Closure properties and computable zoo

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Numerical Analysis and Di erential Equations

Generally speaking, numerical analysis is the study of numerical algorithms for problems coming from mathematical analysis. A typical and very old such problem is to compute an approx-p imation of 2, or to compute roots of functions. In general, the goal is to design and analyze techniques to compute approximate but accurate solutions to problems. Many of these prob-lems come from real-life applications, such as simulating a car, a plane, or even the weather. But it can also apply to the more abstract setting of optimization problems, such as body dy-namics or economics. In this thesis, we restrict ourselves to the case of numerical analysis of di erential equations, but this is only a subset of what exists in the literature [Atk89, Lig91].
The study of numerical approximations to the solutions of di erential equations is a major eld in numerical analysis. It is major by its very broad application, since di erential equations can model so many physical systems. It is also major by the techniques developed, dating back to Euler which have led to a very rich literature on the subject [But87]. A particularly di cult setting is that of partial di erential equations [LT03], which we do not consider in this thesis. A very general setting is that of di erential algebraic equations (DAE) but we restrict ourselves to the case of ordinary di erential equations (ODE). There are two reasons to do so: rst it is usually possible to transform, at least locally, a DAE into an ODE, and secondly, ODEs form a too general class of functions so we focus on a particular subclass of ODEs. De nition 1.2.1 (Di erential Algebraic Equation (DAE)): A di erential algebraic equation is a functional equation in y of the form F (y (t ); : : : ; y(n 1) (t ); t ) = 0 8t 2 I where I is an interval, d; n 2 N, F : (Rd )n R ! Rn and y : I ! Rd .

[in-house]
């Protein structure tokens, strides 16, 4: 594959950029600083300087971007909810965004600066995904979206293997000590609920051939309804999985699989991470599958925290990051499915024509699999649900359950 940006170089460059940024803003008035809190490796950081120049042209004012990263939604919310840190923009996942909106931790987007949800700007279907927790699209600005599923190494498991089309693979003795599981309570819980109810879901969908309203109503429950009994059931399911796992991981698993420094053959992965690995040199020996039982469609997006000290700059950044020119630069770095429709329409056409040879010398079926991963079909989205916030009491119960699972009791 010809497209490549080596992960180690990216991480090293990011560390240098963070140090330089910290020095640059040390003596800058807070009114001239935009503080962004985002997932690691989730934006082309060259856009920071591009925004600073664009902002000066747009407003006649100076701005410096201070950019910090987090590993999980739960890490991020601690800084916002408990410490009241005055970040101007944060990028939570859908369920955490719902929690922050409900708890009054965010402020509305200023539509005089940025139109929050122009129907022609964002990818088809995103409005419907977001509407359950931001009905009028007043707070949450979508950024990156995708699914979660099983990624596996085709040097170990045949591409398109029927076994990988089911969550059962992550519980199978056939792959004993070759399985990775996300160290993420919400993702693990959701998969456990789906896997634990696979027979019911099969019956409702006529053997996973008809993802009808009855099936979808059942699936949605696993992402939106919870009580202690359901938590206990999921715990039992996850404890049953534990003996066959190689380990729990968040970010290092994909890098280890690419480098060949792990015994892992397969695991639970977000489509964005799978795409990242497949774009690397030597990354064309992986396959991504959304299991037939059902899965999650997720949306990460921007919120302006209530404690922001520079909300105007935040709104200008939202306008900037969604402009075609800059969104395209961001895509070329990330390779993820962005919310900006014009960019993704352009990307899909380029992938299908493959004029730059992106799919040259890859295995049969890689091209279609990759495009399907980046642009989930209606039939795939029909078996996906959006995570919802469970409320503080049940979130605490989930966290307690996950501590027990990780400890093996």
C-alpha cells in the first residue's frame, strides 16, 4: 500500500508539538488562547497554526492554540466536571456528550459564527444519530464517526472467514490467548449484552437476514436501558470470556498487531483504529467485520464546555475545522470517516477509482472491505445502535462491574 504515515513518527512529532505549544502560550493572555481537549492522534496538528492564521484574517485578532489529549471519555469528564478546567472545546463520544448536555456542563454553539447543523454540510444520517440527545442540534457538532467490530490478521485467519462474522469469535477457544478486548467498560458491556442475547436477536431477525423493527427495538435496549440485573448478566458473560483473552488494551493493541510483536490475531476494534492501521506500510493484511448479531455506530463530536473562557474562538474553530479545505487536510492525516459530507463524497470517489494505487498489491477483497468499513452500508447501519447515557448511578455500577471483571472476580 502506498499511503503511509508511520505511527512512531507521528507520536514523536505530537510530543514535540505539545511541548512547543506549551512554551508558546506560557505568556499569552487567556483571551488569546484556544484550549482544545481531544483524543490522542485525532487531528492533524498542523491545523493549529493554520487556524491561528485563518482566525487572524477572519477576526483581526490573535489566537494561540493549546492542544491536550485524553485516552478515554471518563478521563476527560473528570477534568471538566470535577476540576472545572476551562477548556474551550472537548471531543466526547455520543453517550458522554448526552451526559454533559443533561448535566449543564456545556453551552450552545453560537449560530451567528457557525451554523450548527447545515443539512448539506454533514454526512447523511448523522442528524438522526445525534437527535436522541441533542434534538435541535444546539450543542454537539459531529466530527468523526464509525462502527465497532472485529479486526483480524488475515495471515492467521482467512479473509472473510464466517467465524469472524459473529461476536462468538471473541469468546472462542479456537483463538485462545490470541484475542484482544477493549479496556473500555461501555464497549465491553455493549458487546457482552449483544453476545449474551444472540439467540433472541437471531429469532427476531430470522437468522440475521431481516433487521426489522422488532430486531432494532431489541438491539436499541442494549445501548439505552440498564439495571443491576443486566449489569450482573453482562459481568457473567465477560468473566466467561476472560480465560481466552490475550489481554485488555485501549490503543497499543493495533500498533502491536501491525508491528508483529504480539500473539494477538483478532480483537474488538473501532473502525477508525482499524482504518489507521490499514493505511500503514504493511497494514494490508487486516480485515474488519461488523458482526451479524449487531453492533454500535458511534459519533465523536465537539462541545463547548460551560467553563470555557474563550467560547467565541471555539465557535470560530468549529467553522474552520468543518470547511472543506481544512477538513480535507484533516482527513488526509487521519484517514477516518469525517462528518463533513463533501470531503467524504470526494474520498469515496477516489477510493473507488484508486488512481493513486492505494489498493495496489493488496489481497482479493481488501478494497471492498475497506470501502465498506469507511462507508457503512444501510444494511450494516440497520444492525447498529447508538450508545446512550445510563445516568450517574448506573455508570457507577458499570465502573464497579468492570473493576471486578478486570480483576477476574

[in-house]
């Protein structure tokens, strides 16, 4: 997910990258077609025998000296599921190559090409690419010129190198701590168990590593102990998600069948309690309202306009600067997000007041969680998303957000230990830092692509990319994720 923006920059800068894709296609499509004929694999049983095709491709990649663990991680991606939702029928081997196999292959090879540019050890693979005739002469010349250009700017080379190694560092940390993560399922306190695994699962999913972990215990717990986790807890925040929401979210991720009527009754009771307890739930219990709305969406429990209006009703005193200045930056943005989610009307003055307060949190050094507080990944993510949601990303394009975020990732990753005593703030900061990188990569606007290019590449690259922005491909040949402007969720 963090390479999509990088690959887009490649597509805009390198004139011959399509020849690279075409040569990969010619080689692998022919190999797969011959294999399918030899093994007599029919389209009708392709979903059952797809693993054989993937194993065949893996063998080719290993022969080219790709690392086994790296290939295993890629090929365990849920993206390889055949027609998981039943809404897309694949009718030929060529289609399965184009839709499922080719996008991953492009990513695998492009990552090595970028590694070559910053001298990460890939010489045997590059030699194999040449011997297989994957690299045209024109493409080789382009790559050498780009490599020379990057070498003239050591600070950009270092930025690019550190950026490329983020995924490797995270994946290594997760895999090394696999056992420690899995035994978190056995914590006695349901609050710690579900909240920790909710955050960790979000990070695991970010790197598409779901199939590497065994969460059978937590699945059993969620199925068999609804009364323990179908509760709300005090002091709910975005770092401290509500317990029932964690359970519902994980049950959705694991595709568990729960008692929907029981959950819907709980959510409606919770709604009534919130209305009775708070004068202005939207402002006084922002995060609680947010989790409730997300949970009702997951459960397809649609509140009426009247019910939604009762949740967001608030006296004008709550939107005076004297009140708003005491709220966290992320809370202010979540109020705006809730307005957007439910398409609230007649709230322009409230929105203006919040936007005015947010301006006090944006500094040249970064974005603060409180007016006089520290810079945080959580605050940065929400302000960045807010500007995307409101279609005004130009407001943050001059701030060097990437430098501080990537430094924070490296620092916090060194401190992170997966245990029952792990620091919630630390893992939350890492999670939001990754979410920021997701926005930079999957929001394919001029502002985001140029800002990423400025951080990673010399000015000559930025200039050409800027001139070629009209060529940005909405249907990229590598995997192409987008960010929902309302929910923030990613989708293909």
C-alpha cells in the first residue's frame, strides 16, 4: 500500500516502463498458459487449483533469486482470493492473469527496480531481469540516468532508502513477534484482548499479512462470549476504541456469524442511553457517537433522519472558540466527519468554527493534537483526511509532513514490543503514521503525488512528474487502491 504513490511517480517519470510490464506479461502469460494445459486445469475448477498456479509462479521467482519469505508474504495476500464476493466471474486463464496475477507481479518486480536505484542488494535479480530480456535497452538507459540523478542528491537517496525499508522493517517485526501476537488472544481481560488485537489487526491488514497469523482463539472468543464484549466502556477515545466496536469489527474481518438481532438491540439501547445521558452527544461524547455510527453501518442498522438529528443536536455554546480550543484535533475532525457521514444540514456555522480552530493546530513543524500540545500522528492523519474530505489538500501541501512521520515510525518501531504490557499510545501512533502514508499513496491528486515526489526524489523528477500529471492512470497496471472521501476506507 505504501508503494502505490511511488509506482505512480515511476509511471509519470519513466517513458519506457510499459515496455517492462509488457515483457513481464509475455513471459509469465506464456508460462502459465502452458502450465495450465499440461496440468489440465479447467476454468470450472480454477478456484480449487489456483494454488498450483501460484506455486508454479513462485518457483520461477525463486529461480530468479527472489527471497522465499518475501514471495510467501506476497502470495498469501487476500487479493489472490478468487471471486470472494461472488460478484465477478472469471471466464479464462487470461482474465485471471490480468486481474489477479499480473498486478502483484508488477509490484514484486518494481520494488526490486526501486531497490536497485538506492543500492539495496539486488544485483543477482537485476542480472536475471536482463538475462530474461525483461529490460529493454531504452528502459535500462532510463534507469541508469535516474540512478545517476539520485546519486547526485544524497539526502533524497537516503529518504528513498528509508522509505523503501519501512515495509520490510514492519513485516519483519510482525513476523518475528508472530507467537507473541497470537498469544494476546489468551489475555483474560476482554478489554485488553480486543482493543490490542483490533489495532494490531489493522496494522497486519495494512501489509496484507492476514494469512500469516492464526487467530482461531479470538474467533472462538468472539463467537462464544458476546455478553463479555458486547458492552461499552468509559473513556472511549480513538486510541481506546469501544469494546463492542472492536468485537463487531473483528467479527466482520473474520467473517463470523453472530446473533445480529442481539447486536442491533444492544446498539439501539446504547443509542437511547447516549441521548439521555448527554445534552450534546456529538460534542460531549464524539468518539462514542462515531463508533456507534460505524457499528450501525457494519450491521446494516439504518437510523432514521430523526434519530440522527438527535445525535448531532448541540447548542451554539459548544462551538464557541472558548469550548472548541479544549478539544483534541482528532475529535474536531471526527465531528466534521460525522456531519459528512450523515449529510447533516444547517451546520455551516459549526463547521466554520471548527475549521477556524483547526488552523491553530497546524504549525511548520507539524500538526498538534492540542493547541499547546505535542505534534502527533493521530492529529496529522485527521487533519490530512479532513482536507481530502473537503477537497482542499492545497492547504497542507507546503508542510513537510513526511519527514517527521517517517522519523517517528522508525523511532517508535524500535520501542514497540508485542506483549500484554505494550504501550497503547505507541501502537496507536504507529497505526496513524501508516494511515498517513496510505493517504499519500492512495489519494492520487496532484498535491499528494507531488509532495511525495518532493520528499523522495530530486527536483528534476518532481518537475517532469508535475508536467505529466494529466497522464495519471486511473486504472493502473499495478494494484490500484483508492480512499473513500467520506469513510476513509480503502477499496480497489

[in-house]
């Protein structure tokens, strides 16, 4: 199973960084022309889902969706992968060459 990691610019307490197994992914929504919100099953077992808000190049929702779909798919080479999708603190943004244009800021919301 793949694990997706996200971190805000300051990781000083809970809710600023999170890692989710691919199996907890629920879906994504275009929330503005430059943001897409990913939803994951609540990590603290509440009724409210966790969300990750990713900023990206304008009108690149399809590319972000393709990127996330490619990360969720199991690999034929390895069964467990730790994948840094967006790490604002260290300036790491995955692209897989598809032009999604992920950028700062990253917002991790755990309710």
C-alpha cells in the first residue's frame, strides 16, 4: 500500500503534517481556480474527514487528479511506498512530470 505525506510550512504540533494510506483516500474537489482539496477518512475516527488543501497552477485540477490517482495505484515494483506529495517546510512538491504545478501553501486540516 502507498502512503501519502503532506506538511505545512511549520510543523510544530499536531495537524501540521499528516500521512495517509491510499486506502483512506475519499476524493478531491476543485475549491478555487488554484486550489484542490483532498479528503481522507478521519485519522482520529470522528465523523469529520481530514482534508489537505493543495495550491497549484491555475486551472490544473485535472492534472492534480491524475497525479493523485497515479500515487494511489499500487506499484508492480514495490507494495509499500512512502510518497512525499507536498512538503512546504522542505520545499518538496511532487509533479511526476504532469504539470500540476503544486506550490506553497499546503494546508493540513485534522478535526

De nition 1.2.2 (Ordinary Di erential Equation (ODE)): An ordinary di erential equation is a functional equation in y of the form y0(t ) = f (y(t ) ) t 2 I.

Multidimensional case

We introduced generable functions as a special kind of function from R to Rn. We saw that this class nicely generalizes polynomials, however it comes with two defects which prevents other interesting functions from being generable: The domain of de nition is R: this is very strong, since other “easy” targets such as tan, log or even x 7!x1 cannot be de ned, despite satisfying polynomial di erential equations. The domain of de nition is one dimensional: it would be useful to de ne generable func-tions in several variables, like multivariate polynomials.
The rst issue can be dealt with by adding restrictions on the domain where the di eren-tiable equation holds, and shifting the initial condition (0 might not belong to the domain). Overcoming the second problem is less obvious. The examples below give two intuitions before introducing the formal de nition. The rst example draws inspiration from multivariate calculus and di erential form theory. The second example focuses on GPAC composition. As we will see, both examples highlight the same properties of multidimensional generable functions.

Analyticity of generable functions

It is a well-known result that the solution to a PIVP y0 = p(y) (and more generally, an analytic di erential equation y0 = f (y) where f is analytic) is real analytic on its domain of de nition. In the previous section we de ned a generalized notion of generable function satisfying Jy = p(y) which analyticity is less immediate. In this section we go through the proof in detail, which of course subsumes the result for PIVP.